Meet Nyaradzo "Nyari" Chigorimbo-Tsikiwa of the University of Cape Town (South Africa) in the Desmond Tutu HIV Foundation and Division of Immunology. The early career fellow makes her first visit to the Laboratory to participate in the Proteomics course.
What are your research interests? What are you working on?
I am working on understanding how HIV transmission takes place in males in order to prevent its transmission.
Was there something specific about the Imaging Structure & Function in the Nervous System course that drew you to apply?
I applied to this course because I want to learn how to perform targeted proteomics and label-free quantification for use in biomedical research. I am happy to say that I have learnt both, as well as other methods including quantitative labeling from the method's inventor, Darryl Pappin.
What is your key takeaway from the course?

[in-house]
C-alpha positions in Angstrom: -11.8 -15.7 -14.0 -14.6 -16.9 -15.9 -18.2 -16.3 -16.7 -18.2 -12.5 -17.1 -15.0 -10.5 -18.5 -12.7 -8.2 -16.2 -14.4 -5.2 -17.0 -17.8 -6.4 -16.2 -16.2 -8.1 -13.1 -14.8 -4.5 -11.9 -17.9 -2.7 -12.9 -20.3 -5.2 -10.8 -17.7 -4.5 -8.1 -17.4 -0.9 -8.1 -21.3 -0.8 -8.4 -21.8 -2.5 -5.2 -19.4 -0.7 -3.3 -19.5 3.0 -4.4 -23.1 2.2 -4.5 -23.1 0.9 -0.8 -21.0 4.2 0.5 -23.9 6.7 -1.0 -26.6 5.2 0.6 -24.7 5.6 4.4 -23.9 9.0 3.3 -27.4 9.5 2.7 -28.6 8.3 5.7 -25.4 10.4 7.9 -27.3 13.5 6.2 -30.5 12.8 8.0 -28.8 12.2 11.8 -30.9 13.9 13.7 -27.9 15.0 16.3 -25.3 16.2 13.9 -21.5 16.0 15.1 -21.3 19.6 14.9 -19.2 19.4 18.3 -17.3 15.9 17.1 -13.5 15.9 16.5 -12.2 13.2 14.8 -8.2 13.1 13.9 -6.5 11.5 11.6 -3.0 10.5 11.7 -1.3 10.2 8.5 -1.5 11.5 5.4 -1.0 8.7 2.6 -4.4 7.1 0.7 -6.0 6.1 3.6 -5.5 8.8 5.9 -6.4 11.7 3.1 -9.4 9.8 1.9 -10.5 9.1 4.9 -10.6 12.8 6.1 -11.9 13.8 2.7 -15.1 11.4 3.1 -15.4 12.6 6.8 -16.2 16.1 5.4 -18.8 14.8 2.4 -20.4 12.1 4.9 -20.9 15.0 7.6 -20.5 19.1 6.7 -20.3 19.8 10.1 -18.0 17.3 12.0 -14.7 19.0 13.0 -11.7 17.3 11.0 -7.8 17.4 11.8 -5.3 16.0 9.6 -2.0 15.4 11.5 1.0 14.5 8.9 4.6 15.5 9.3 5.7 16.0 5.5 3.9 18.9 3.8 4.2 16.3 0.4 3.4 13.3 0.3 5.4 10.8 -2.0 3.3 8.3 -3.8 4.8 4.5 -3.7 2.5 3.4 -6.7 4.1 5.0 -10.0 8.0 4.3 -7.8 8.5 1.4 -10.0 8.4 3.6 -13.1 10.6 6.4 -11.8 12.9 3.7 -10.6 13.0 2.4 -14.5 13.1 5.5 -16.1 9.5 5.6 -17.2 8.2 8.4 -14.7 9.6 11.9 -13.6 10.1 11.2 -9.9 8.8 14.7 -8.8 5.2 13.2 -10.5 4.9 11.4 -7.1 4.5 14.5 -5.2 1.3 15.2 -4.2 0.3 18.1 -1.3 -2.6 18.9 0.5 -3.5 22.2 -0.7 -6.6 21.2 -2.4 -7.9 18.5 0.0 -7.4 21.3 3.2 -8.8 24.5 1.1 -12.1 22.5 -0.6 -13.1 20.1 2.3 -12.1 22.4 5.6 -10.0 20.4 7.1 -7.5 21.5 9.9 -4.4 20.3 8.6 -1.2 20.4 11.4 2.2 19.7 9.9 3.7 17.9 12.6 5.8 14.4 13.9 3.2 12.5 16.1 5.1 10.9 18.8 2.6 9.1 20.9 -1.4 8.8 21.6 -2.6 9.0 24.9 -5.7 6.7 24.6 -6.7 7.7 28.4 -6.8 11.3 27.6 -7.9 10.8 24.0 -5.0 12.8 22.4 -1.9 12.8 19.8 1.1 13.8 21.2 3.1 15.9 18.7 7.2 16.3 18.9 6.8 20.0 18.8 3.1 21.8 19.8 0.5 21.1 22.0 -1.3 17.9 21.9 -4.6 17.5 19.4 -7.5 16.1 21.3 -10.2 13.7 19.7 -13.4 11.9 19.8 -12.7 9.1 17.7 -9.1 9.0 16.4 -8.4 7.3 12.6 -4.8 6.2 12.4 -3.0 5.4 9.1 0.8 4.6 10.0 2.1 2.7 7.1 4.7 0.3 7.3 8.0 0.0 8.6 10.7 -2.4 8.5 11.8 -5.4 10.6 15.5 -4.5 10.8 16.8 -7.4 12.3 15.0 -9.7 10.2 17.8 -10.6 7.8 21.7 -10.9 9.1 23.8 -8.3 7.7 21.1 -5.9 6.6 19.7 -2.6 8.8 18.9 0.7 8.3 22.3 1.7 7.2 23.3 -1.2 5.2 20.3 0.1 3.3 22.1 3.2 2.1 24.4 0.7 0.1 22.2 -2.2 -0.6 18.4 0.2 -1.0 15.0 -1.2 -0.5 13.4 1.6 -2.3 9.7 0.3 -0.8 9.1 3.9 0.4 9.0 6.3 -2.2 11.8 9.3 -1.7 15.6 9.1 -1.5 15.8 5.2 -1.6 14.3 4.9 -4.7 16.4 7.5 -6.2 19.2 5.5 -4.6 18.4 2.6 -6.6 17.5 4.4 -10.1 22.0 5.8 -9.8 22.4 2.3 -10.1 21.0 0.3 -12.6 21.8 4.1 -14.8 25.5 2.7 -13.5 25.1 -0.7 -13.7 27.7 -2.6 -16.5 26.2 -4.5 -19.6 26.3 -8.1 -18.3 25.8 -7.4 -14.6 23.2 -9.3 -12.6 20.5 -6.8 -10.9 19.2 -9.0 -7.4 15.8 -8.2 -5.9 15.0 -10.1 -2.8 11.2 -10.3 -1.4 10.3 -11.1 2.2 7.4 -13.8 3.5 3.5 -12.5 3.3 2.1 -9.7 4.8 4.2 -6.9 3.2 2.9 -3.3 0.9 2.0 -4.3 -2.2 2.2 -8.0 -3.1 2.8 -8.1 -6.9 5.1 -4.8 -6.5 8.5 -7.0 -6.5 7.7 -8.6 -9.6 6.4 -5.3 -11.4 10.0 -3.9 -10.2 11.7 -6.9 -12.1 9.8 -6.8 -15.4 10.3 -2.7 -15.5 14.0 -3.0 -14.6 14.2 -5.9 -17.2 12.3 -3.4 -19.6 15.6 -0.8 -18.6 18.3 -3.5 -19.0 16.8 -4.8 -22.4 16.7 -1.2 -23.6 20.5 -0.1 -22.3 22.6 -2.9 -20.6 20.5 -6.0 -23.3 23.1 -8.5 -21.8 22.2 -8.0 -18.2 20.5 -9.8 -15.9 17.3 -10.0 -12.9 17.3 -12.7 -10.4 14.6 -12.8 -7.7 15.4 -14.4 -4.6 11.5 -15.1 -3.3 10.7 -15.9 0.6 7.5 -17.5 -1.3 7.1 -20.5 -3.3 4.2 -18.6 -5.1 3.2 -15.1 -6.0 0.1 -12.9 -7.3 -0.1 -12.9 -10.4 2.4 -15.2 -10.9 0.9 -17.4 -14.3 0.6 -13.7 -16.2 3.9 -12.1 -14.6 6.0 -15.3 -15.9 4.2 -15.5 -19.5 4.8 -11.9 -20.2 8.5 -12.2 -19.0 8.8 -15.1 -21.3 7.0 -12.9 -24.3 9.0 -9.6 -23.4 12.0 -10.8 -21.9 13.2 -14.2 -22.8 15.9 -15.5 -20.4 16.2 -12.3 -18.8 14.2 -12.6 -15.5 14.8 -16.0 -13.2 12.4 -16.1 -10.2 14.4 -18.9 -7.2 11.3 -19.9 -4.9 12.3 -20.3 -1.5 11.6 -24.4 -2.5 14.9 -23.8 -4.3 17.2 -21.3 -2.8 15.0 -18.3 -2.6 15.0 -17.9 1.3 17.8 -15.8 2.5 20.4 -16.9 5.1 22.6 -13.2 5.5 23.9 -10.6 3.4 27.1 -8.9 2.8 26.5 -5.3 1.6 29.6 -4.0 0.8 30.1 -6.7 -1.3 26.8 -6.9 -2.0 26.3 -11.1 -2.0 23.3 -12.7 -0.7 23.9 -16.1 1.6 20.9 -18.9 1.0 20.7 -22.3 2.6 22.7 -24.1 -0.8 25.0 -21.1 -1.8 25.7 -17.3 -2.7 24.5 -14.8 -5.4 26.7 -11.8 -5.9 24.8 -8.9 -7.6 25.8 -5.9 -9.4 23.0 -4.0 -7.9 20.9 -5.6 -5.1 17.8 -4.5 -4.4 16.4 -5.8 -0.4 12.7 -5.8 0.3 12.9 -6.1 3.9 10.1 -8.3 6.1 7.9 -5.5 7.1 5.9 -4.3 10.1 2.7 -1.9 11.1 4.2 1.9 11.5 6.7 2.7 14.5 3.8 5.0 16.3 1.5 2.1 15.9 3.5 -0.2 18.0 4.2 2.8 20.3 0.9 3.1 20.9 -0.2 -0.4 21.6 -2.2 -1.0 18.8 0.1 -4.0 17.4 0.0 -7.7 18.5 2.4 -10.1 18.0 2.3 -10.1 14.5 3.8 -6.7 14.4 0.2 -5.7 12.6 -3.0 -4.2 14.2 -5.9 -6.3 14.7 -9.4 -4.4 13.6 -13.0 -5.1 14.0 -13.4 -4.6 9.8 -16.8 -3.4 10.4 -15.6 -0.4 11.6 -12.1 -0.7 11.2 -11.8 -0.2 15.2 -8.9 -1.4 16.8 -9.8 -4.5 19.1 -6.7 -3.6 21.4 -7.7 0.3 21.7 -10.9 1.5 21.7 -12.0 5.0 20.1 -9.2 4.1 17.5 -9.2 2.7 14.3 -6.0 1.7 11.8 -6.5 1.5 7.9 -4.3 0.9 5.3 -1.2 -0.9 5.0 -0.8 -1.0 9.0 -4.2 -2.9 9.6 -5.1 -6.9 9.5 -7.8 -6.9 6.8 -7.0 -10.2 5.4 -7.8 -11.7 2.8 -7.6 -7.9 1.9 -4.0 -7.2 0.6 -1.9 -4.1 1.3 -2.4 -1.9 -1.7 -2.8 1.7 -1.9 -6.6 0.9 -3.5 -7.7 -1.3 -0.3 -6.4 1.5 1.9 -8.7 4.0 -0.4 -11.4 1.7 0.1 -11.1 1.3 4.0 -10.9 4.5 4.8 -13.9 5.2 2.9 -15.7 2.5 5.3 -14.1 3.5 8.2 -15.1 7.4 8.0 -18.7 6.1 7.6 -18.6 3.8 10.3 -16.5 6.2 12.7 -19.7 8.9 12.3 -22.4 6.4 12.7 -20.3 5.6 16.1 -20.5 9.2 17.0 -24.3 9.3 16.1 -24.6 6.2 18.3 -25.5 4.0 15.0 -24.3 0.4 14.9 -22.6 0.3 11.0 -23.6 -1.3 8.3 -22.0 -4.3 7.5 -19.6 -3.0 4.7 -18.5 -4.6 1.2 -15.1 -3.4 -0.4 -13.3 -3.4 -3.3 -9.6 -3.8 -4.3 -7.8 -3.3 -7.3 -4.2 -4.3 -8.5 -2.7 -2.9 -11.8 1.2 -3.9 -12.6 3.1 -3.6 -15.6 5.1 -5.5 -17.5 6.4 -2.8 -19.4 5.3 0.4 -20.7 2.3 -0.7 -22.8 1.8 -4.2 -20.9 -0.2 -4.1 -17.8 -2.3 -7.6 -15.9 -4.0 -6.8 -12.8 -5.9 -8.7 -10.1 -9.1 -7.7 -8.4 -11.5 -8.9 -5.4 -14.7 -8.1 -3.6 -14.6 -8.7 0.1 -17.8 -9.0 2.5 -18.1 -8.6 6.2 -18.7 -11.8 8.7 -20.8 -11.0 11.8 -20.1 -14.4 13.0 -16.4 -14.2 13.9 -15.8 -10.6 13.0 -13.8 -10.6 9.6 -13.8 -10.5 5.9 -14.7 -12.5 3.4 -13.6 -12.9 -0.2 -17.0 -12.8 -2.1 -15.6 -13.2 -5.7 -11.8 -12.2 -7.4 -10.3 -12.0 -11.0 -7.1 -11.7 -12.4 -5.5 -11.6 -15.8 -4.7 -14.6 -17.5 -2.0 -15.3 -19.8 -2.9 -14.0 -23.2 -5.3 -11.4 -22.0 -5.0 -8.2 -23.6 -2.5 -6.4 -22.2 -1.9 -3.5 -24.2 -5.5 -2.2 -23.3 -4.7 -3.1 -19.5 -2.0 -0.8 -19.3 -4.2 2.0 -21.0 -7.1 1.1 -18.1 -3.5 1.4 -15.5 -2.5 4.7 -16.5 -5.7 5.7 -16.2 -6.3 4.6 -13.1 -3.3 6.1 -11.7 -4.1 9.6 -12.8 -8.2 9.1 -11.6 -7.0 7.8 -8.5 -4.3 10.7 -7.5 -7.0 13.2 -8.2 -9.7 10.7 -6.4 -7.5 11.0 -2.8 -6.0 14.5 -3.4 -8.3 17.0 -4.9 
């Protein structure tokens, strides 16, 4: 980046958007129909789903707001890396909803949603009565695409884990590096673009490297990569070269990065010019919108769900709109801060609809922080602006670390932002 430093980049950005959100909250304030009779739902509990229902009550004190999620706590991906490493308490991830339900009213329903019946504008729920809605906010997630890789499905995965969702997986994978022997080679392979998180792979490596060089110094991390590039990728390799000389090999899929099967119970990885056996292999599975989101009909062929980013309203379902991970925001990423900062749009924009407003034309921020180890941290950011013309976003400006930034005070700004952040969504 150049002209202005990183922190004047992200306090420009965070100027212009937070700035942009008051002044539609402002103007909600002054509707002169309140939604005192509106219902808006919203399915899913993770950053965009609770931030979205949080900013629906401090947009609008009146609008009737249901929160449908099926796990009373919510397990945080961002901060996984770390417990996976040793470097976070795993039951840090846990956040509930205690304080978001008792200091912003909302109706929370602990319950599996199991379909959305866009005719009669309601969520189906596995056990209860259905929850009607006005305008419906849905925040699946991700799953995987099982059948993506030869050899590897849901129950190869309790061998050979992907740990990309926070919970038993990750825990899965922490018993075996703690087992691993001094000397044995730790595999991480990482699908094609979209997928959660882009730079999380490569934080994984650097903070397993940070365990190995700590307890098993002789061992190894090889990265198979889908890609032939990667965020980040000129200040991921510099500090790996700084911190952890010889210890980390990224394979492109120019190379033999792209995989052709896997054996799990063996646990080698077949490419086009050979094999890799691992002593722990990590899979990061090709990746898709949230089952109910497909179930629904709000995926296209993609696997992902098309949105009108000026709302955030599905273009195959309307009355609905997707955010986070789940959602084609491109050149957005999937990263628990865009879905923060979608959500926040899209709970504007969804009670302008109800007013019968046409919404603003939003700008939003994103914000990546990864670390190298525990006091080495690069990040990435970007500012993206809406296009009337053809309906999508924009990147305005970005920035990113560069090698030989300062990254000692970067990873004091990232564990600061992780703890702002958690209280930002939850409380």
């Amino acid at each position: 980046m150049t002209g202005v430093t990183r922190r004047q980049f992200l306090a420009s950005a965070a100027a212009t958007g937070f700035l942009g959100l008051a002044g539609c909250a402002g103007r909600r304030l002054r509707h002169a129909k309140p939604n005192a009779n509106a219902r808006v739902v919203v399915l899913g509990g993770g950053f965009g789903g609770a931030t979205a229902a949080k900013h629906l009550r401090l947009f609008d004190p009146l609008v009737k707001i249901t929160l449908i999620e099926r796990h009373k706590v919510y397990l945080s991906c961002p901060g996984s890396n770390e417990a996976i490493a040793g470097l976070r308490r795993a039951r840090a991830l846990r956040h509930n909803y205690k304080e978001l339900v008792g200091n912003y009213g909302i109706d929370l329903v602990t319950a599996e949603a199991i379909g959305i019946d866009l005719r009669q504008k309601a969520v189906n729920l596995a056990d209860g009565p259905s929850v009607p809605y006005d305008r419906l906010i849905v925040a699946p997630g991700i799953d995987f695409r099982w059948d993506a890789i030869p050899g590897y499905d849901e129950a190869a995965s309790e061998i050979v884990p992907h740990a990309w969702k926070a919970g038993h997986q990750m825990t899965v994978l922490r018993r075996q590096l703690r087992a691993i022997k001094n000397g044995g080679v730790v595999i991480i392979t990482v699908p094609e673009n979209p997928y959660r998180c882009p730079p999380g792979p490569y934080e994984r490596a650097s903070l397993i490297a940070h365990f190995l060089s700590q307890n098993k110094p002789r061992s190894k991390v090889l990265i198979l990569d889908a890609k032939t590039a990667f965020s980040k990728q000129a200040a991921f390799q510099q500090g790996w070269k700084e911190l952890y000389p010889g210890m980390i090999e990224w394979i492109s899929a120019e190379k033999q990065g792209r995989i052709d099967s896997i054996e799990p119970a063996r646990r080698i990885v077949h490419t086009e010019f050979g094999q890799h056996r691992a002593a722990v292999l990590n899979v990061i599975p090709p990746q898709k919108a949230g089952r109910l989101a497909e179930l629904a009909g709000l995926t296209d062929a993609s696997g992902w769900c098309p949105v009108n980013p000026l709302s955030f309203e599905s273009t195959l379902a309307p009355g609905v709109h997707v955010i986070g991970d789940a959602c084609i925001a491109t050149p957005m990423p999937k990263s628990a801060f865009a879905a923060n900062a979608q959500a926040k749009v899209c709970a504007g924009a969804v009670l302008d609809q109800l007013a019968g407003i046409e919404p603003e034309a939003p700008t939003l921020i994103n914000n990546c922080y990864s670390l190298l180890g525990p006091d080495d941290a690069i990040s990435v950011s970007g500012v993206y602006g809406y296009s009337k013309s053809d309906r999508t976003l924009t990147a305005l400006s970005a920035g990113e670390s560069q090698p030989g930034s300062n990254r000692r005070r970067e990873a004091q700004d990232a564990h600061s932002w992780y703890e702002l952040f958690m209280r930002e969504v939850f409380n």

Proteomics is an exciting field with many possibilities and challenges; such as designing robust experiments that are reproducible especially for clinical applications.
If someone curious in attending your course asked you for feedback or advice on it, what would you tell him/her?
Anyone interested in understanding the history, present and future of proteomics should attend this course. It is a great place to learn new techniques and grow from others .
What do you like most about your time at CSHL?
I especially liked meeting different people from all over the world and in different stages of their academic careers. There was a great sense of camaraderie as a result of shared common experiences and frustrations, and the realization that our challenges and aspirations are the same regardless of our geography.
Nyari received a stipend from the Eunice Kennedy Shriver National Institute of Child Health and Human Development (NICHD) to cover a portion of her course tuition. On behalf of Nyari, we would like to thank NICHD for supporting and enabling our young scientists to attend a CSHL course where they expand their skills, knowledge, and network.